Integration activities after the retreat were also assessed.
What did we observe?
An Increase in Wellbeing
After the retreat, we saw participants’ wellbeing scores increased by 14% on average at two weeks after their psilocybin experience, and remained increased by 13% at four weeks and 8% at six months (fig. 1)
Fig. 1. Increase in wellbeing levels after the retreat. Asterisks represent the level of significance of the difference between each time point and baseline (**p<0.01, ***p<0.001).
WEMWBS = Warwick-Edinburgh Mental Wellbeing Scale, to assess wellbeing.
A Decrease in Depressive Symptoms
Depressive symptoms were 37% lower than baseline level two weeks after the psychedelic experience, decreasing even more by 43% at four weeks, and remaining lower compared to baseline at six months after the retreat at 34% (fig.2).
Fig. 2. Decrease in depression levels after the retreat. Asterisks represent the level of significance of the difference between each time point and baseline (**p<0.01, ***p<0.001).
QIDS = Quick Inventory of Depressive Symptomatology, to assess depressive symptoms.
A Decline in Anxiety
State anxiety reported by participants decreased by 17% two weeks after psilocybin, remaining lowered by 15% at the four week follow-up and by 11% after six months (fig. 3)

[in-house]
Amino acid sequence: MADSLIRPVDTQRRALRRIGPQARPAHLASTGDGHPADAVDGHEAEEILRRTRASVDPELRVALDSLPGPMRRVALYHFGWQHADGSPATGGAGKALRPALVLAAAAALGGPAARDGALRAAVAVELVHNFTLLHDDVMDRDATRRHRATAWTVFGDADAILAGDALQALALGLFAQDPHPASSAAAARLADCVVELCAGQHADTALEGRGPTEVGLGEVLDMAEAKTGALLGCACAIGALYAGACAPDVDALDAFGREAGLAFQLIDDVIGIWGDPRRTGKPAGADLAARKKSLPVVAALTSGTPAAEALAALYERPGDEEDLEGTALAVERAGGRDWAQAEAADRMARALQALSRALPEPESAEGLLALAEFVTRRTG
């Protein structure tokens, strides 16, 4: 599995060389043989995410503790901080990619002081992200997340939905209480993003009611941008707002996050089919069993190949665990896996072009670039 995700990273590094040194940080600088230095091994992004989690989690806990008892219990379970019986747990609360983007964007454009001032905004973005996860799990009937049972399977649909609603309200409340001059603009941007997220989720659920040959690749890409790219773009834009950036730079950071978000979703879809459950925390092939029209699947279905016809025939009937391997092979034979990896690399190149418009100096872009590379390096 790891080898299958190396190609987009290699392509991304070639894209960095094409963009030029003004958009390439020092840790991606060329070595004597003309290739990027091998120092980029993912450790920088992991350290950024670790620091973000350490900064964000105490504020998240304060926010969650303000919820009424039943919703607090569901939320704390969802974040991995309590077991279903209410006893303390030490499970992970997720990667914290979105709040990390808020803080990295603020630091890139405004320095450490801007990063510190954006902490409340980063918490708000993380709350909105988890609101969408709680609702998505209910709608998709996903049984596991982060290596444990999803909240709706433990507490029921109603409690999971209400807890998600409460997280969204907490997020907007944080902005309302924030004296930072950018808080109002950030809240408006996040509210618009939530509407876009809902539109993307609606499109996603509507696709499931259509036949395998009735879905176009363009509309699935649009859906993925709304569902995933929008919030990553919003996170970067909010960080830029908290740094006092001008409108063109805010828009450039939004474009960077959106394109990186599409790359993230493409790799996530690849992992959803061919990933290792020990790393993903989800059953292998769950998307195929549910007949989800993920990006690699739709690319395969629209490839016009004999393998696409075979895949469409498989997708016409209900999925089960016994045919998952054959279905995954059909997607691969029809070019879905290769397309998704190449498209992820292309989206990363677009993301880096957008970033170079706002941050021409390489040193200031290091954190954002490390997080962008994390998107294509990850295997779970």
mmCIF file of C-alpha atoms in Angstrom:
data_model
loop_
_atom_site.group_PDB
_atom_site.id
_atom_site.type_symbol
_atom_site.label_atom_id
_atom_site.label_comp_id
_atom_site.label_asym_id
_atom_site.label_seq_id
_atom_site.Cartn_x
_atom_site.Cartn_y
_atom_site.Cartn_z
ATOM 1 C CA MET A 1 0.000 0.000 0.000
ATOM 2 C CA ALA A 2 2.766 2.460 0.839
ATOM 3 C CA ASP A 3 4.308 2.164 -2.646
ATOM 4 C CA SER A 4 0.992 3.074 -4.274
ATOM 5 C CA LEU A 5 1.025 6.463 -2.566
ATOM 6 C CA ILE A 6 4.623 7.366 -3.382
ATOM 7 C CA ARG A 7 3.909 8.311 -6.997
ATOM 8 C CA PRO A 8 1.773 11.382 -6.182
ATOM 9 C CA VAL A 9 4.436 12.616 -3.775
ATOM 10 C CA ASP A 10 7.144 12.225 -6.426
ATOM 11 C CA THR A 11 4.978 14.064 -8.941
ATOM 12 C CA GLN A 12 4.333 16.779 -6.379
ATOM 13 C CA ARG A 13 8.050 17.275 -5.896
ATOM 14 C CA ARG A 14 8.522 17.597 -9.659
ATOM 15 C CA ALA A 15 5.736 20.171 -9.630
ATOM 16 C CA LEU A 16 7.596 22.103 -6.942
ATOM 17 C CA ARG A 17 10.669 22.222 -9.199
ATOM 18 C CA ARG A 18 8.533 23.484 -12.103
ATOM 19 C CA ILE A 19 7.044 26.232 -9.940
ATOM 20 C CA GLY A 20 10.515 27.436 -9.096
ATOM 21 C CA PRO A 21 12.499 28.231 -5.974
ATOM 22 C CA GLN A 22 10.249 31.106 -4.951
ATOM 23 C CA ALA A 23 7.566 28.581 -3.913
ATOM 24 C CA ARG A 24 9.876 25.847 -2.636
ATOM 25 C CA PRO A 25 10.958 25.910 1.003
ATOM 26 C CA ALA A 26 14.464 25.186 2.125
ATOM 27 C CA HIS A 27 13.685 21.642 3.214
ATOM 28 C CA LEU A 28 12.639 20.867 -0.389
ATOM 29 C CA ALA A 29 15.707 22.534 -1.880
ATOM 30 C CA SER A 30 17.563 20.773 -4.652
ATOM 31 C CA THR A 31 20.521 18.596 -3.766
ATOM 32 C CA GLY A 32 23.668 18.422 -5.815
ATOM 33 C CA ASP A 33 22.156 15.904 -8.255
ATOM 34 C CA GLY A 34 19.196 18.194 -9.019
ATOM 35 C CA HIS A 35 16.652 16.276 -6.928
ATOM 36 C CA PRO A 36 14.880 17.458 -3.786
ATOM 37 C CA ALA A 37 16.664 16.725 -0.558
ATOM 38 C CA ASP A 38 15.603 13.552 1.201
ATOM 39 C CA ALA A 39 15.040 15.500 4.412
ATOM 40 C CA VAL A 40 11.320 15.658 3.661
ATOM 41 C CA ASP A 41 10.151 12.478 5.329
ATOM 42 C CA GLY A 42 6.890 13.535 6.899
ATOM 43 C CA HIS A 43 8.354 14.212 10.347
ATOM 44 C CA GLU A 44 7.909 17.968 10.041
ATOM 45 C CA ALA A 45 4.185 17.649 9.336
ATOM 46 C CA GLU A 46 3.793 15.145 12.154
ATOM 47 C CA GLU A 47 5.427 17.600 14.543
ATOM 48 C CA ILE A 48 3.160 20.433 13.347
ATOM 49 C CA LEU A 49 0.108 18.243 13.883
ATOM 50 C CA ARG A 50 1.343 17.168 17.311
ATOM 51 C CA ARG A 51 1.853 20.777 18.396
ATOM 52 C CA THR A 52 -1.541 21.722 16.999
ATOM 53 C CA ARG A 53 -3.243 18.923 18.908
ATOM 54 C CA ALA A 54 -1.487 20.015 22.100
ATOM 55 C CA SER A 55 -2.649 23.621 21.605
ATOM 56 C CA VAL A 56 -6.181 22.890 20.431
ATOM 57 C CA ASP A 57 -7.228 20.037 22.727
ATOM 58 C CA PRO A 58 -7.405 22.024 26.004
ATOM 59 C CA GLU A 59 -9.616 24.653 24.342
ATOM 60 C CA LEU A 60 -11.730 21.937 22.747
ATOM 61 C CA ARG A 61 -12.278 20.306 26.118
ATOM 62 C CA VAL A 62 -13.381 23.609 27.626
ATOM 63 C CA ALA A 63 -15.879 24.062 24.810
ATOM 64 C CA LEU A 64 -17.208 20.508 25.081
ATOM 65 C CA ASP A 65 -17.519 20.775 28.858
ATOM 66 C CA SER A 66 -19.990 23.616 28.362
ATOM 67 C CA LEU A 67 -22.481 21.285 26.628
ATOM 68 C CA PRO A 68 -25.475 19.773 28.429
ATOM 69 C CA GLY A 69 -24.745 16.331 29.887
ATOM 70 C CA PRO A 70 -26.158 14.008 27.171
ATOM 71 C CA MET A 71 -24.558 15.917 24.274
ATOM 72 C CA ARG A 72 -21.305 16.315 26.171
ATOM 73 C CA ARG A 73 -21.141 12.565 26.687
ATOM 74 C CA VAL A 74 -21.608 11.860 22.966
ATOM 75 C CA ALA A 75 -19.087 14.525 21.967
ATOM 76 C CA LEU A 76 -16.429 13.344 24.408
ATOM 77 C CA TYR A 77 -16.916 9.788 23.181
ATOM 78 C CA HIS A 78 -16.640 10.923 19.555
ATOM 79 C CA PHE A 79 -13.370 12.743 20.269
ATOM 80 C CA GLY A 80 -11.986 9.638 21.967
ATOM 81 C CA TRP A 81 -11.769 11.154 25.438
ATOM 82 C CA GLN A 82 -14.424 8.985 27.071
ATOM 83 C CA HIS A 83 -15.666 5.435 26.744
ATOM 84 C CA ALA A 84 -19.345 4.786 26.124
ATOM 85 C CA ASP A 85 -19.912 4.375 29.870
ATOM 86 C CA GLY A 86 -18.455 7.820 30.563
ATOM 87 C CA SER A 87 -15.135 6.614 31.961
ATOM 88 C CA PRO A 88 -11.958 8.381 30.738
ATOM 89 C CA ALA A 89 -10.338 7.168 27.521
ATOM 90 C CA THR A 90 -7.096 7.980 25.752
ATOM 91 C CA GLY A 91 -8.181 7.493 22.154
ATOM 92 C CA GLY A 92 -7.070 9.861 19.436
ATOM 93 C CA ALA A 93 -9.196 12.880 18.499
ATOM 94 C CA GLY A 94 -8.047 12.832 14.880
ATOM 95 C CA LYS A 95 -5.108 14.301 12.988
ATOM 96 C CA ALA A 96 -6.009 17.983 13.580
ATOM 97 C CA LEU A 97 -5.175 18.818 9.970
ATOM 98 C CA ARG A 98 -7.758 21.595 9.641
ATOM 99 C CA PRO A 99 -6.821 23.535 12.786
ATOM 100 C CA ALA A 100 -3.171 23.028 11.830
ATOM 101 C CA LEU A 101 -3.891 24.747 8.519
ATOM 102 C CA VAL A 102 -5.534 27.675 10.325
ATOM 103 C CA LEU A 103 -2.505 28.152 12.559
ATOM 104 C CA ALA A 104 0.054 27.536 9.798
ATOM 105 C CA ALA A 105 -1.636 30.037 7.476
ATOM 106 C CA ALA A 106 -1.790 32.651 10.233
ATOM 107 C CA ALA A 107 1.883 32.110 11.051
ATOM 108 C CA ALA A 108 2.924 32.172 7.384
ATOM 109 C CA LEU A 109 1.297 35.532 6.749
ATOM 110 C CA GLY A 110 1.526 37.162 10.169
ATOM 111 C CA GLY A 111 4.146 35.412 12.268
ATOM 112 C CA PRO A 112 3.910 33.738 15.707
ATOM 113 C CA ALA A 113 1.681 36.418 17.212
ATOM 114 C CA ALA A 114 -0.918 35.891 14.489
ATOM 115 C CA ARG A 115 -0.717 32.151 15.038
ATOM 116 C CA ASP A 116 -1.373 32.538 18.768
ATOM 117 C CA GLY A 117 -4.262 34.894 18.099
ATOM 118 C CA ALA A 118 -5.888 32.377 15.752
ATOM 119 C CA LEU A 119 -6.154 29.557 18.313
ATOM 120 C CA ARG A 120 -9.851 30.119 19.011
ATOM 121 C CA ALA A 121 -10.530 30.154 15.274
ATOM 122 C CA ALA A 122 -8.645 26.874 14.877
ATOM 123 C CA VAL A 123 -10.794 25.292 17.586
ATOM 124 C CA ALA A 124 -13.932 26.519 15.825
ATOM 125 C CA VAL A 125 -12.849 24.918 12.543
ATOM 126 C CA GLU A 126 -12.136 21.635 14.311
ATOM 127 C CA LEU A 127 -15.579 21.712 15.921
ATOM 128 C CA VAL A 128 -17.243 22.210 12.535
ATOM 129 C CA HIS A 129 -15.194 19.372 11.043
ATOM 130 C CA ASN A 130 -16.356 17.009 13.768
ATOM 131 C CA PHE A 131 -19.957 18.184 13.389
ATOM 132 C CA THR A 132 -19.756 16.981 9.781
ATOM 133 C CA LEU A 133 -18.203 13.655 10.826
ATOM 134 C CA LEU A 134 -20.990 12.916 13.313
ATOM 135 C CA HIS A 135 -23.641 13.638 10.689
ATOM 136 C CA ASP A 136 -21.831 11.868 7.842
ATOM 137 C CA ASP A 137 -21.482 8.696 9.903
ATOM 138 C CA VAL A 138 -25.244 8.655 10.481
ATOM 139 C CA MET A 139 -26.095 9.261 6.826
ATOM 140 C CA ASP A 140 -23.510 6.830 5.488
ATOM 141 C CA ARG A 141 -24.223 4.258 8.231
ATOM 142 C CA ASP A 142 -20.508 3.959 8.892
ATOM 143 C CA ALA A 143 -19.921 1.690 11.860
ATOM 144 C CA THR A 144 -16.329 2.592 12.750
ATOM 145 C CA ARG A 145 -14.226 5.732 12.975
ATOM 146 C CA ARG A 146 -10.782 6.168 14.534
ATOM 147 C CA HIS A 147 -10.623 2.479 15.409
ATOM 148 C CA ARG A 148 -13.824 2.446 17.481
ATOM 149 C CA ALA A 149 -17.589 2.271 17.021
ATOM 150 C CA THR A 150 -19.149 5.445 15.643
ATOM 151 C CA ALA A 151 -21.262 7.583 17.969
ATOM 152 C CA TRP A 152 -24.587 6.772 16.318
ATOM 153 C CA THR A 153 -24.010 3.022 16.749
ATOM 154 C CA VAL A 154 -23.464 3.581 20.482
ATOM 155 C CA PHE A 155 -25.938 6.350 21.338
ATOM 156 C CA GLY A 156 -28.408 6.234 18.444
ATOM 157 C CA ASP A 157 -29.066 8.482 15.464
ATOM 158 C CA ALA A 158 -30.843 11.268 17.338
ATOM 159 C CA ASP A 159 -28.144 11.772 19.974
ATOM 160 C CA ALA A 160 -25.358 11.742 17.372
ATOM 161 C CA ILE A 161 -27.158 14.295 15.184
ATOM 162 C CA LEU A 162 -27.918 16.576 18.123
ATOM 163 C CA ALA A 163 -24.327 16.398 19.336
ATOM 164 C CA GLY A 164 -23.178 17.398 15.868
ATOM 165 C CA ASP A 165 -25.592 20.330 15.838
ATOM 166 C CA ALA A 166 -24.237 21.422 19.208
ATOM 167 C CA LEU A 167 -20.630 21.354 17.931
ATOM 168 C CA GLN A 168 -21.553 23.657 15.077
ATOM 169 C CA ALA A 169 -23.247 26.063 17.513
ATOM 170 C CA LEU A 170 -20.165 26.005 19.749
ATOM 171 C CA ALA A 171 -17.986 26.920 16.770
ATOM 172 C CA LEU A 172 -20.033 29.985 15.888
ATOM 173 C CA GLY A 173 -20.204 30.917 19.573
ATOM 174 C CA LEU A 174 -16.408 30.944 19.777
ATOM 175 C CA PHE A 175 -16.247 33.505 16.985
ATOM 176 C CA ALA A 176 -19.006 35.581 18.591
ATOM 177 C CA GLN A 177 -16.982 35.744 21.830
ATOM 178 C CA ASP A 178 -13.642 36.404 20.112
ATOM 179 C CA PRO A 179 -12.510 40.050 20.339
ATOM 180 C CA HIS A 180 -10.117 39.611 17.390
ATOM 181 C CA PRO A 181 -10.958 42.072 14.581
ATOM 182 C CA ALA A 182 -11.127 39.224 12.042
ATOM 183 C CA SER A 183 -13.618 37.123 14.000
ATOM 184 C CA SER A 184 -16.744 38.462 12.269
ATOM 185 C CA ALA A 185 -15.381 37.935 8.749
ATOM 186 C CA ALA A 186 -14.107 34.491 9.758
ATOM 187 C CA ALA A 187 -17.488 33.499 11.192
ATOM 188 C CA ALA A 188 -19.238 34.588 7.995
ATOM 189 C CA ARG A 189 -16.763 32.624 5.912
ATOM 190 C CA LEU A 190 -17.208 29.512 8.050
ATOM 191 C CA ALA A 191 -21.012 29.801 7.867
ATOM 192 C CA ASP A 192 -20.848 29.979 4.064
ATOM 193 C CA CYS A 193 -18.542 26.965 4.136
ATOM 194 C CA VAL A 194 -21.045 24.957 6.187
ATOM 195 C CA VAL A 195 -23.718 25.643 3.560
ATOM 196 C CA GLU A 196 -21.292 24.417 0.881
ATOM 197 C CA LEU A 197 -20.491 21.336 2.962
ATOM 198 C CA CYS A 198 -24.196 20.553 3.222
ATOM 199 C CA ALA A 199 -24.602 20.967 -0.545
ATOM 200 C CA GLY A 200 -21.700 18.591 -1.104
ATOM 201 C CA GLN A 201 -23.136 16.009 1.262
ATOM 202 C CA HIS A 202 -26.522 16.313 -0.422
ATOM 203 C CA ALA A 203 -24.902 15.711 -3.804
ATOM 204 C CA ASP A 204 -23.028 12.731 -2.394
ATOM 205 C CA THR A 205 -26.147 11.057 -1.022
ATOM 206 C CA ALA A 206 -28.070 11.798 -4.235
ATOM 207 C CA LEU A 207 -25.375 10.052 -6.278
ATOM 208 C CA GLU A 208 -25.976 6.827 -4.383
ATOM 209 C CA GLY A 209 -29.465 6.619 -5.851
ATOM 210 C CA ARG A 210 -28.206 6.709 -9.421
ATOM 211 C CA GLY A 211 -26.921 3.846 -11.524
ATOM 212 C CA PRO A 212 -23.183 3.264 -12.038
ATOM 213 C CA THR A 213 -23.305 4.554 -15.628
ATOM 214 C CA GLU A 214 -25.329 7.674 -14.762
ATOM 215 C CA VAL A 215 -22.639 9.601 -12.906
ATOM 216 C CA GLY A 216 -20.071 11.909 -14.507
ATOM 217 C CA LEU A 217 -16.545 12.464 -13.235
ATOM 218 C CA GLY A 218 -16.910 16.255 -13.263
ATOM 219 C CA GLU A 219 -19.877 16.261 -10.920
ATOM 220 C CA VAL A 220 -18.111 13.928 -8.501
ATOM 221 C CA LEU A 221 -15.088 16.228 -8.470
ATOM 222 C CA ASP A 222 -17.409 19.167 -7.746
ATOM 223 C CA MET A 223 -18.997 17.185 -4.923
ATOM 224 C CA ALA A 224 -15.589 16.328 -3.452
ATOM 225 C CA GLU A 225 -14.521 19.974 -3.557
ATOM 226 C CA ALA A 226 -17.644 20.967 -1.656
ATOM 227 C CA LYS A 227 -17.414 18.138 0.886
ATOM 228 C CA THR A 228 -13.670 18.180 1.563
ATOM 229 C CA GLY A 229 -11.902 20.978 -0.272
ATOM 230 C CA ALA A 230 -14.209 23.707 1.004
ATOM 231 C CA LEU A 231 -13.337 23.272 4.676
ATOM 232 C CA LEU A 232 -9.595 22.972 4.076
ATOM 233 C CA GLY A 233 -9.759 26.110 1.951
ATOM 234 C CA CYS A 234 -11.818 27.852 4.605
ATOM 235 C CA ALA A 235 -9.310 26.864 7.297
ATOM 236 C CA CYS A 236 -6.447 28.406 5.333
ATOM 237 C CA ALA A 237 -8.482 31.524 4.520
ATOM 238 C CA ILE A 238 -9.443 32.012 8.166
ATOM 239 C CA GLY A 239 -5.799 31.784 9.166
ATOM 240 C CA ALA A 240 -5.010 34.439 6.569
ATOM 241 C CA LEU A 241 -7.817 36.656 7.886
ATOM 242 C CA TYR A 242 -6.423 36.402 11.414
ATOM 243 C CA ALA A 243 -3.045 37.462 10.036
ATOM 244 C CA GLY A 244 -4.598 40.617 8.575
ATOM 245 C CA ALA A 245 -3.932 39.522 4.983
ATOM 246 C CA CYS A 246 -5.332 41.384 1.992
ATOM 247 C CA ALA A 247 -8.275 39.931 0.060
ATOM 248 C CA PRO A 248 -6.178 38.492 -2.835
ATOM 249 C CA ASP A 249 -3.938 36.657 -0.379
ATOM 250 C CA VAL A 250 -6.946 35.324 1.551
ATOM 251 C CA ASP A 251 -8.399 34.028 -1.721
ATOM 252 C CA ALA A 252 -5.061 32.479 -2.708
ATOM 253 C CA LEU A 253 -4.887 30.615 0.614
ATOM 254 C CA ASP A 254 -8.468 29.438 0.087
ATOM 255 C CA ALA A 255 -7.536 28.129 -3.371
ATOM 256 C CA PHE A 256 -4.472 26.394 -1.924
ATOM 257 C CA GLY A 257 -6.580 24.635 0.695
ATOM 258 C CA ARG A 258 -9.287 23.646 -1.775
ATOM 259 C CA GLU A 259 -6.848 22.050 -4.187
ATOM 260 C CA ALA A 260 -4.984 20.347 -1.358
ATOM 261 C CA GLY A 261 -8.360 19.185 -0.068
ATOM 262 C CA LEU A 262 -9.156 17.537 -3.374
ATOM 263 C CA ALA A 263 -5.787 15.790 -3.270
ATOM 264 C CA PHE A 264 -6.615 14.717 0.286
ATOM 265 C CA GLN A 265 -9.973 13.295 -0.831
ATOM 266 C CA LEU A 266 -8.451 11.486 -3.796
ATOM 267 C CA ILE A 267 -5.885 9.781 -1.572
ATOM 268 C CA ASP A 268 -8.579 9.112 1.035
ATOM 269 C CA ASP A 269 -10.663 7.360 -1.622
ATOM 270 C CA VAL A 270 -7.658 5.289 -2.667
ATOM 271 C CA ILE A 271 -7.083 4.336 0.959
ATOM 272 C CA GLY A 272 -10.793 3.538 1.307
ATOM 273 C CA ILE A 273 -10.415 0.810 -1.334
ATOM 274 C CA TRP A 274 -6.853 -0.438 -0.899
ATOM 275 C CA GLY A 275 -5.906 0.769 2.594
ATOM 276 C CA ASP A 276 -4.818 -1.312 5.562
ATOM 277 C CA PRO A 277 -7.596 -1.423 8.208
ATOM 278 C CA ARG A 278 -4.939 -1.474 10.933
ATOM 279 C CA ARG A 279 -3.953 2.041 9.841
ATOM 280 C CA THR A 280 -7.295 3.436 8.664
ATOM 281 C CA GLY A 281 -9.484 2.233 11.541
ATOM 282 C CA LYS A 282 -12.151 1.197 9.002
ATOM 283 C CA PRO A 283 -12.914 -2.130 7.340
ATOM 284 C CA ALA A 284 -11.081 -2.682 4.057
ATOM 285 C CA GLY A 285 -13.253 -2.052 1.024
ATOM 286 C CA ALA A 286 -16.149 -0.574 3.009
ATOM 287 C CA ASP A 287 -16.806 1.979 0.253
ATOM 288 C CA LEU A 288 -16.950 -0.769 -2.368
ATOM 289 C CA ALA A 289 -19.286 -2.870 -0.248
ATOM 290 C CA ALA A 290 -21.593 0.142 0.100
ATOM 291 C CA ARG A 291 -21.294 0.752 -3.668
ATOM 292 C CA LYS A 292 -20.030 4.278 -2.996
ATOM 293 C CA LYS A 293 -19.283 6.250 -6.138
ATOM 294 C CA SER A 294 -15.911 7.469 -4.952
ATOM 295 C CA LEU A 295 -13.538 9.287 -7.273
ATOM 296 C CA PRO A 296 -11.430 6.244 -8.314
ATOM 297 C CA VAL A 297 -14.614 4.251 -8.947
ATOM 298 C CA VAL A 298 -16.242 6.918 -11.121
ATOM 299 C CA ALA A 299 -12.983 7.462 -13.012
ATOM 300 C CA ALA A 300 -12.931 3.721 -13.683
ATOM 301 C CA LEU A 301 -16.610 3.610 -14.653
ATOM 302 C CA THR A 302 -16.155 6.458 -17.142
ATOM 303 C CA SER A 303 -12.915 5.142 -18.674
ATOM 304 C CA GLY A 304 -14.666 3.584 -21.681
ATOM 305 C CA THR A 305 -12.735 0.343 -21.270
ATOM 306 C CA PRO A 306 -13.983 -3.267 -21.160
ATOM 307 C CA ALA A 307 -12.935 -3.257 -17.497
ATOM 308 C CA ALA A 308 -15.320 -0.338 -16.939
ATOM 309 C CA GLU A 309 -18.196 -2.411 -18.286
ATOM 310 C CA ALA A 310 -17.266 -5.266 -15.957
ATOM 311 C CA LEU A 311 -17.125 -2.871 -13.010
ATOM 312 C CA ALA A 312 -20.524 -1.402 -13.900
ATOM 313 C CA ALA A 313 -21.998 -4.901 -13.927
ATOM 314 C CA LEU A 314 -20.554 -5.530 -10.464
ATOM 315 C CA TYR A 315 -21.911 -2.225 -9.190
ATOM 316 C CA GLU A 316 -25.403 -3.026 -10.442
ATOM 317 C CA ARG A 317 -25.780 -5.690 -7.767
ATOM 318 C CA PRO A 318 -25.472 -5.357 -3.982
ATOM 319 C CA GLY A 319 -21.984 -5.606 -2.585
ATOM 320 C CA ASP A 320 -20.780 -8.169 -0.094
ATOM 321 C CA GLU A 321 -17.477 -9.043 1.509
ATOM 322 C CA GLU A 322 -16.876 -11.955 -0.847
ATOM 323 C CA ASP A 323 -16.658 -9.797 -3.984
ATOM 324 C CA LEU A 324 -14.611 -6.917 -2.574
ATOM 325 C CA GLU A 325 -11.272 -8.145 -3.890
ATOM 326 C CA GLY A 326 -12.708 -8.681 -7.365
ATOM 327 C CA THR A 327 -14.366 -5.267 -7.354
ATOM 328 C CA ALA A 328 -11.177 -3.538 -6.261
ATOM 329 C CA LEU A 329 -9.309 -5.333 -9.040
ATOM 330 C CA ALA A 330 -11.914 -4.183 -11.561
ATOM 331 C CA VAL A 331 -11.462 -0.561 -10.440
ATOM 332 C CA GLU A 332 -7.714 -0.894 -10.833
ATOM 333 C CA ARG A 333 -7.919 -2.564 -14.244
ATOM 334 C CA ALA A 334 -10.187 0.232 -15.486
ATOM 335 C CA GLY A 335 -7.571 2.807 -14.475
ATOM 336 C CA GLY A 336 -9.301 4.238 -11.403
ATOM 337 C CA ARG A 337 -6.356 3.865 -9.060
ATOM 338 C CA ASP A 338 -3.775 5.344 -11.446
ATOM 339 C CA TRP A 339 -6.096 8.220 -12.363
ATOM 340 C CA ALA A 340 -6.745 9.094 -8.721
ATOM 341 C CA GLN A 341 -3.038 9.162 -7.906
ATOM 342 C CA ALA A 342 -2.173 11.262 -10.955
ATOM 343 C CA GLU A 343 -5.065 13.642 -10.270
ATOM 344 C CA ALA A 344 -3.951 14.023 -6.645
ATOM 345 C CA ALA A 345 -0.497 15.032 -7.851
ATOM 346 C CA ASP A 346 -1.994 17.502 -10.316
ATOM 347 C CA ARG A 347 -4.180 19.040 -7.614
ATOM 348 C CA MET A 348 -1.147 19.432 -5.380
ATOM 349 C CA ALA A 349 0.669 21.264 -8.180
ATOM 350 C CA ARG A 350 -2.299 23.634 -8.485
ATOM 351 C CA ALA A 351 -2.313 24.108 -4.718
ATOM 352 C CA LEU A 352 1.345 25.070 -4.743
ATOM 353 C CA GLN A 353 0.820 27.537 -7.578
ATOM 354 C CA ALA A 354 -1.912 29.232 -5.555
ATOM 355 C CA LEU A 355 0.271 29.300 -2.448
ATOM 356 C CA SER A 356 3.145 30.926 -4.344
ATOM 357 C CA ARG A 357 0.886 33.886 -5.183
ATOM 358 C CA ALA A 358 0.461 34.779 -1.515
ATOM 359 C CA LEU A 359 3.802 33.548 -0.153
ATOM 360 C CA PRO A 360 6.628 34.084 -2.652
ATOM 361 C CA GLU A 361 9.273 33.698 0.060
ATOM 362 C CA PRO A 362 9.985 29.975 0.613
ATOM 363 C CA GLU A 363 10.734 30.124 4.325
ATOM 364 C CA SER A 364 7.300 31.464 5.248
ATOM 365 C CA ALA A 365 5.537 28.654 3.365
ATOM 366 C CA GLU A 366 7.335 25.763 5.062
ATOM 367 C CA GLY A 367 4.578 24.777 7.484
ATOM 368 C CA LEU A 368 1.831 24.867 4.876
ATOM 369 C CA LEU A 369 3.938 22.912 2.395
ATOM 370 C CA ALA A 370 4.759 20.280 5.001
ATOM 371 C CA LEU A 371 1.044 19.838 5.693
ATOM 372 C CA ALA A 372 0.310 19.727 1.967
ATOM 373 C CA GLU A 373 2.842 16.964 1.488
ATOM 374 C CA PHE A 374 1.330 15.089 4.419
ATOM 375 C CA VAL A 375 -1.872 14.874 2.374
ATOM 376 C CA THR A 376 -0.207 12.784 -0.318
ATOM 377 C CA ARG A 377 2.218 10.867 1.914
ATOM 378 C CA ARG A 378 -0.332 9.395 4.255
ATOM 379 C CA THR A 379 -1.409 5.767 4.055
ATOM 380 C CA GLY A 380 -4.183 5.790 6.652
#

Fig. 3. Decrease in anxiety levels after the retreat. Asterisks represent the level of significance of the difference between each time point and baseline (**p<0.01, ***p<0.001).
STAI = Spielberger State-Trait Anxiety Indicator, to assess anxious symptoms.
Increased Feelings of Connection
The sense of connection that each participant experienced to themselves, others, and the wider world, increased by 33% at two weeks after the psychedelic experience, remaining 30% and 25% higher than baseline at the four weeks and six months follow-up respectively (fig. 4).
Fig. 4. Increase in levels of connectedness after the retreat. Asterisks represent the level of significance of the difference between each time point and baseline (**p<0.01, ***p<0.001).
WCS = Watts’ Connectedness Scale, to assess level of connectedness to self, others and the wider world.
Changes in Personality
Within the five subscales of the Ten-Item Personality Indicator (TIPI) assessment – openness, agreeableness, conscientiousness, extraversion, and emotional stability – we saw significant increases in agreeableness and emotional stability, and a smaller but still significant increase in extraversion at four weeks after the retreat (fig. 5). Agreeableness remained significantly higher than baseline at the six-month follow-up. We didn’t find a significant increase in openness and conscientiousness. This may be due to a ceiling effect, as most participants were already high in these traits at baseline.